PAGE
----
The Trump administration, once again siding with large corporations at the expense of human health, recently opposed a United Nations resolution to promote breastfeeding.
The resolution, based on extensive research confirming the benefits of natural milk, appeared to be on its way to approval at the U.N. Health Assembly in Geneva when the U.S. delegation intervened. The Americans, signaling their intention to serve the interests of the infant-formula industry, demanded wording changes that would have severely weakened the statement.
The U.S. representatives objected to the resolution's call for all the world's governments to “protect, promote and support breastfeeding.” They also rejected a passage condemning breast-milk substitutes that harm babies. When the other nations balked, the Americans responded with threats. They warned Ecuador that it risked losing military assistance, as well as trade tariffs on products it exports to the United States. “We were shocked because we didn’t understand how such a small matter like breastfeeding could provoke such a dramatic response,” an Ecuador official said.
The New York Times reported that “more than a dozen participants from several countries” criticized the United States. Many of them asked not to be identified, in fear of retaliation. At least six countries rescinded their support of the resolution for the same reason.
“We were astonished, appalled and also saddened,” said Patti Rundall of Baby Milk Action, a British organization. “What happened was tantamount to blackmail, with the U.S. holding the world hostage and trying to overturn nearly 40 years of consensus on the best way to protect infant and young-child health.”
The standoff was resolved when Russia offered to sponsor the resolution. The U.S. delegation backed down, declining to threaten Vladimir Putin's government. A Russian delegate at the Geneva meeting told the Times: “We’re not trying to be a hero here, but we feel that it is wrong when a big country tries to push around some very small countries, especially on an issue that is really important for the rest of the world.”
The resolution language that finally won approval did not satisfy most of the U.S. demands. However, the delegates did agree to remove a statement opposing the “inappropriate promotion of foods for infants and young children”; and add the term “evidence-based” to describe programs promoting breastfeeding.
The Department of Health and Human Services defended the American position on the issue. “The resolution as originally drafted placed unnecessary hurdles for mothers seeking to provide nutrition to their children,” said an unidentified spokesman for the agency. “We recognize not all women are able to breastfeed for a variety of reasons. These women should have the choice and access to alternatives for the health of their babies, and not be stigmatized for the ways in which they are able to do so.”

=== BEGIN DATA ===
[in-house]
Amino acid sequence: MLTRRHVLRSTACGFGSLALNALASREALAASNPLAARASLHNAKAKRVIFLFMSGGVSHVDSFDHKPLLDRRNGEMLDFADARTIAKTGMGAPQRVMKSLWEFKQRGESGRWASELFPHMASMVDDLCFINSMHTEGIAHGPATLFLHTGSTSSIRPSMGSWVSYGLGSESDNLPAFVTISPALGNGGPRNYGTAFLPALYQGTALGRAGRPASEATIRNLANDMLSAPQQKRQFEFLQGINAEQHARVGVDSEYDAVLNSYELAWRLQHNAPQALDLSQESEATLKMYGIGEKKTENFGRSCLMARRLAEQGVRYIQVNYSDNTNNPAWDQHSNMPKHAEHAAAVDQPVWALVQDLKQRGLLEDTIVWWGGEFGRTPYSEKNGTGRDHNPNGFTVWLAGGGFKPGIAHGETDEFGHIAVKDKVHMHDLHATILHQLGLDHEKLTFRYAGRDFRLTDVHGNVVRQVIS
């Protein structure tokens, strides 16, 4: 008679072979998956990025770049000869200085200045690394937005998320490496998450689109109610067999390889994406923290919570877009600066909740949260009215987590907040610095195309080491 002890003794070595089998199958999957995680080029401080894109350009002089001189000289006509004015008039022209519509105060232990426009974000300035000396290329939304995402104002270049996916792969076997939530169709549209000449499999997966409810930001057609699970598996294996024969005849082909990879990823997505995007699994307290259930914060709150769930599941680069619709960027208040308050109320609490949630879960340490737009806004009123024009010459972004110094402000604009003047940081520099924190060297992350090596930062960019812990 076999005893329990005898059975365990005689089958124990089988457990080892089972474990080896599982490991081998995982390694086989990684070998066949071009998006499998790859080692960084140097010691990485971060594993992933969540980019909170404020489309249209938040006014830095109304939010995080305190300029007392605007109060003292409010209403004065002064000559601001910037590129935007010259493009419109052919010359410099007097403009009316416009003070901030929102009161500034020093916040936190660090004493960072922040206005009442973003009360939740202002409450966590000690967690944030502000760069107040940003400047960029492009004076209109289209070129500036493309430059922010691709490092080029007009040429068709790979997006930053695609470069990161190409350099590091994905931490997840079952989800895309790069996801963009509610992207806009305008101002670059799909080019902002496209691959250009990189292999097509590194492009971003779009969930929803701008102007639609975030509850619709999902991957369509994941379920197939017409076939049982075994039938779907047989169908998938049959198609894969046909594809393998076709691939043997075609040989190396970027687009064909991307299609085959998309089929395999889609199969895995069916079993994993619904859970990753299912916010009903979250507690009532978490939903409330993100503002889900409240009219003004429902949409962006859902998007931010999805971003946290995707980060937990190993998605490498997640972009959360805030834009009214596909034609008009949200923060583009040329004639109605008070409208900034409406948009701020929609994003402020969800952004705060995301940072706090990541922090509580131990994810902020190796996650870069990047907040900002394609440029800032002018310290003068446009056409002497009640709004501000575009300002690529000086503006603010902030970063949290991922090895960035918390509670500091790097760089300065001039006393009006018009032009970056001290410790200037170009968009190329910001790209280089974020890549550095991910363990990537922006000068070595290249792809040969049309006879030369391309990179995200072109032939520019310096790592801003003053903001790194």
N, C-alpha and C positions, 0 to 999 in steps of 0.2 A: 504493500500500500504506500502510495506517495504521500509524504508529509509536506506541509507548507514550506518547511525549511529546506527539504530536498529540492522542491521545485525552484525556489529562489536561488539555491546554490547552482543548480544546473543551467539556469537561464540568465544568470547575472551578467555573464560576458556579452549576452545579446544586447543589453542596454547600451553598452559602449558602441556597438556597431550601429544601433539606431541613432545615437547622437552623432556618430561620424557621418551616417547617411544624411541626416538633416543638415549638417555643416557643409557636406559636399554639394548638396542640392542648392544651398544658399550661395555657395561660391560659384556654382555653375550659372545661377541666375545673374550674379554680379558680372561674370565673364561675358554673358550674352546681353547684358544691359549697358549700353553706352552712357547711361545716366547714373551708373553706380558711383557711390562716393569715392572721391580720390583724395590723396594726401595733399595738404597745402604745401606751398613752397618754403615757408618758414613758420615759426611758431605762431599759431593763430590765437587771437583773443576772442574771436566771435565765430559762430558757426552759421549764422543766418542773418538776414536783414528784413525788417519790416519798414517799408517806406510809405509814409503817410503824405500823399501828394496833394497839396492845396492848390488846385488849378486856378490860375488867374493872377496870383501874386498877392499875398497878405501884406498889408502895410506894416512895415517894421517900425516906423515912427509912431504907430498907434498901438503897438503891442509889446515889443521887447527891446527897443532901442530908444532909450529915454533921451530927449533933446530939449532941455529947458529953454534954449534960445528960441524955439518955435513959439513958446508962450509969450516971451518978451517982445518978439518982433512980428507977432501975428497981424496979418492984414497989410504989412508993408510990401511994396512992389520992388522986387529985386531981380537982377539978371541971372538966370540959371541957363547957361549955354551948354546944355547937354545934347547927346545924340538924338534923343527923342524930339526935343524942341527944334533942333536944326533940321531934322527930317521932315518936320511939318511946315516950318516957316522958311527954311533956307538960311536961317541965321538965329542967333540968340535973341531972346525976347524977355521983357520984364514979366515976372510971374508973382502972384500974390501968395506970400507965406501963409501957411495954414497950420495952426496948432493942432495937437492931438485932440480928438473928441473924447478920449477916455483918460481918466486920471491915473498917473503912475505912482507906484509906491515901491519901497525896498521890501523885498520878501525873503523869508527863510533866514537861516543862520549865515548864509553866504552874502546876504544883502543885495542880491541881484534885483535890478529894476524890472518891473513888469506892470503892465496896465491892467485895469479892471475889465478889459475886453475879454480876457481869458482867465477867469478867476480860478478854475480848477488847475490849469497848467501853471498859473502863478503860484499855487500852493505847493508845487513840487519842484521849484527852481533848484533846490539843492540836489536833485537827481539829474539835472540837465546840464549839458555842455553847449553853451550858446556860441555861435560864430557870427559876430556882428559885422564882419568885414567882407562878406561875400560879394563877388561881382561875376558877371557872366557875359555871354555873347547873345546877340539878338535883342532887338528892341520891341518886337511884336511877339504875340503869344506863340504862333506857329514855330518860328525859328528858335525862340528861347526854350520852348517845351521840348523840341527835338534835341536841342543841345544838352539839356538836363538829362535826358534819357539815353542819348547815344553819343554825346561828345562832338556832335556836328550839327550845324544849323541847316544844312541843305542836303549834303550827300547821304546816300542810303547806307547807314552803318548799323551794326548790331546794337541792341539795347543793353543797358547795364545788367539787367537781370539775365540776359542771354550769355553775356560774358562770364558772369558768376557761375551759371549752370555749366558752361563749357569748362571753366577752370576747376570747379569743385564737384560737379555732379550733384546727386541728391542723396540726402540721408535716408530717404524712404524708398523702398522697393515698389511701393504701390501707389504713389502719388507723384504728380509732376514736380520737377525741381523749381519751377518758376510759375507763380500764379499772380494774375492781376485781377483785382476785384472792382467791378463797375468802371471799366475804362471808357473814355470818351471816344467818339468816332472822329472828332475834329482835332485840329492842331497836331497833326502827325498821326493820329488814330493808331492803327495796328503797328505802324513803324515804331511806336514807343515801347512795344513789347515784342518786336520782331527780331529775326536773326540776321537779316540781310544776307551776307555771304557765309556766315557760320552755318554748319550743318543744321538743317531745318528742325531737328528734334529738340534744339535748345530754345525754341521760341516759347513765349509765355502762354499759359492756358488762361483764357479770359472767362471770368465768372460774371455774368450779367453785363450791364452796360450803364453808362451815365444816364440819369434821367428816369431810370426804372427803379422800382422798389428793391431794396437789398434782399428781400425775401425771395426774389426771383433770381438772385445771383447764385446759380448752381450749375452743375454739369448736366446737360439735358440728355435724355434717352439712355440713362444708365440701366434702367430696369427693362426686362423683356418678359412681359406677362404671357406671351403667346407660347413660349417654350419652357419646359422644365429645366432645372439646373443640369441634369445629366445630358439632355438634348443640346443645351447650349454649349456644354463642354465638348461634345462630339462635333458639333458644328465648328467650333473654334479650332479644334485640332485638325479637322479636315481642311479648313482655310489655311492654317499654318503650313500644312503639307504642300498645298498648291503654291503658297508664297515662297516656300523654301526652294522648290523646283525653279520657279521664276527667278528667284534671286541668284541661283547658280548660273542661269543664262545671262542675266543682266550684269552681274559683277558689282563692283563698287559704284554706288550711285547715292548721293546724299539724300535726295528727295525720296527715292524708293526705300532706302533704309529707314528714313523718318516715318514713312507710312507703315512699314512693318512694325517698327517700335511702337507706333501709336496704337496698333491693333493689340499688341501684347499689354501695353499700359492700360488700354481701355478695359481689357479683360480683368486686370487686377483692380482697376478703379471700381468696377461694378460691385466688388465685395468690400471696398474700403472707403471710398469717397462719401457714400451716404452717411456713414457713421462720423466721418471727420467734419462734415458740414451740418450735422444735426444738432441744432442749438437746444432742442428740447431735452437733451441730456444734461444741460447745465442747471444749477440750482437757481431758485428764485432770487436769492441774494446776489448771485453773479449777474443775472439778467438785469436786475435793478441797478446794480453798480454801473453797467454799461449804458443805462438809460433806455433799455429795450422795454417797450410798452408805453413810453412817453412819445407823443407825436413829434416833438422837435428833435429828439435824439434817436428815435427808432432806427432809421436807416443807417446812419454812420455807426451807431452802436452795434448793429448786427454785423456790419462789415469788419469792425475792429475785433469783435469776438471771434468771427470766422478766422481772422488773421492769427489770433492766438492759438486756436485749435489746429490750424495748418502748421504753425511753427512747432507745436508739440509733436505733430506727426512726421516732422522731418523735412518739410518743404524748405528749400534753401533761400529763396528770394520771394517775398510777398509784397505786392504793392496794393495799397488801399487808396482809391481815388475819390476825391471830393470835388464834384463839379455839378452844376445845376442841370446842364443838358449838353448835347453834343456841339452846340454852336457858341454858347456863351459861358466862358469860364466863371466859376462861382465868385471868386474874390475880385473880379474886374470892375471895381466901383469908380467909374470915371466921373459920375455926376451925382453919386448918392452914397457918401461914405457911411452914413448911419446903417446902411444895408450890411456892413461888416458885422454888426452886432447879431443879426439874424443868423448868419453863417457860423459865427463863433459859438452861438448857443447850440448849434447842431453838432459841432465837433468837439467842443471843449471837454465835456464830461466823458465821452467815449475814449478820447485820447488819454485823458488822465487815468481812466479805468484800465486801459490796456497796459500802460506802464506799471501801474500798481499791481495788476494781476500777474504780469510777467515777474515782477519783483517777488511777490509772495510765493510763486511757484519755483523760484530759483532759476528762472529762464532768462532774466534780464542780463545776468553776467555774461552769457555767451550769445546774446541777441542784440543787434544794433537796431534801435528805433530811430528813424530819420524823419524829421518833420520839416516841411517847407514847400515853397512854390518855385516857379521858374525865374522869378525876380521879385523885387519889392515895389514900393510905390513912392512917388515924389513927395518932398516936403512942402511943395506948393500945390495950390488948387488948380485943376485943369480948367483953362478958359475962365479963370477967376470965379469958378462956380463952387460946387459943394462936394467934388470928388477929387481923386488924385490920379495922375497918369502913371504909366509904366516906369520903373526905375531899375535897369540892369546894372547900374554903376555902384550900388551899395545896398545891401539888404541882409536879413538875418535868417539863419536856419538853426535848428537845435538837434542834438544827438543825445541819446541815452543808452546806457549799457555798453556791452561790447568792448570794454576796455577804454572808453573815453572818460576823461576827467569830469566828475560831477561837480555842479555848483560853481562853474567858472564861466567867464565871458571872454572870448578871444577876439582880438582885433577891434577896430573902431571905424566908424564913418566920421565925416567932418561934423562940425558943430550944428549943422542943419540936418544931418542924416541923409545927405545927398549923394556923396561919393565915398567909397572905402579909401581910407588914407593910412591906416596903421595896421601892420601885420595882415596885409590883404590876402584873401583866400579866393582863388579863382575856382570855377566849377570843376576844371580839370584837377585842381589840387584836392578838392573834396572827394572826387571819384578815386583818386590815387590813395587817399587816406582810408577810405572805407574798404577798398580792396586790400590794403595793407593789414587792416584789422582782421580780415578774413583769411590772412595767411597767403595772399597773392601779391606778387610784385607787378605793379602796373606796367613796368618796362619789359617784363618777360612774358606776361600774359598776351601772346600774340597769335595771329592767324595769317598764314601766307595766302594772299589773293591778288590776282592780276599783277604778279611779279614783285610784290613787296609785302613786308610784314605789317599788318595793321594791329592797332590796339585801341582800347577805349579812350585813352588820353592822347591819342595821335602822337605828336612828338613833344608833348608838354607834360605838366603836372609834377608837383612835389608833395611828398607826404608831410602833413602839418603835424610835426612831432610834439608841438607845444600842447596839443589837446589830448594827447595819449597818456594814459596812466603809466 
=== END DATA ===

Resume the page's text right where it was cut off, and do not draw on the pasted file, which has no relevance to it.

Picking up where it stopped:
Lobbyists representing the $70 billion-per-year baby-food industry were among the observers in Geneva. The companies, most of which are based in the United States and Europe, have been experiencing declining profits as more women make the choice to breastfeed. Euromonitor predicts that baby-food sales will increase only 4 percent this year, with residents of poor countries compromising most of the purchases.
The U.S. resistance to advancing the cause of breastfeeding is a departure from the Obama administration's policy, which reflected the World Health Organization's long-time advocacy of natural milk. Trump's delegates to the U.N. reportedly have threatened to reduce funding to the WHO. No other country provides more money than the United States' $845 million annual payment to the group.
The controversy is one more case of the Republican administration advancing corporate interests. Trump withdrew the United States from the Paris climate agreement, which involved voluntary limits on carbon emissions; and the Environmental Protection Agency has eliminated many regulations, benefitting polluters at the expense of people's health.
In negotiations regarding the North American Free Trade Agreement, the United States fought against requiring warning labels on soda and other junk food. The Americans again rejected labels on sugary drinks during talks about the obesity crisis at the Geneva conference.
“It’s making everyone very nervous, because if you can’t agree on health multilateralism, what kind of multilateralism can you agree on?” asked Ilona Kickbusch, director of the Global Health Centre at the Graduate Institute of International and Development Studies in Geneva.
Elisabeth Sterken, director of the Infant Feeding Action Coalition in Canada, pointed out that researchers have consistently found that breast milk is preferable to substitutes due to the antibodies and hormones it provides.
About 800,000 fewer children would die worldwide each year if everyone breast-fed their children, according to a study The Lancet published in 2016. The researchers estimated that universal breastfeeding also would save about $300 billion annually in health-care costs.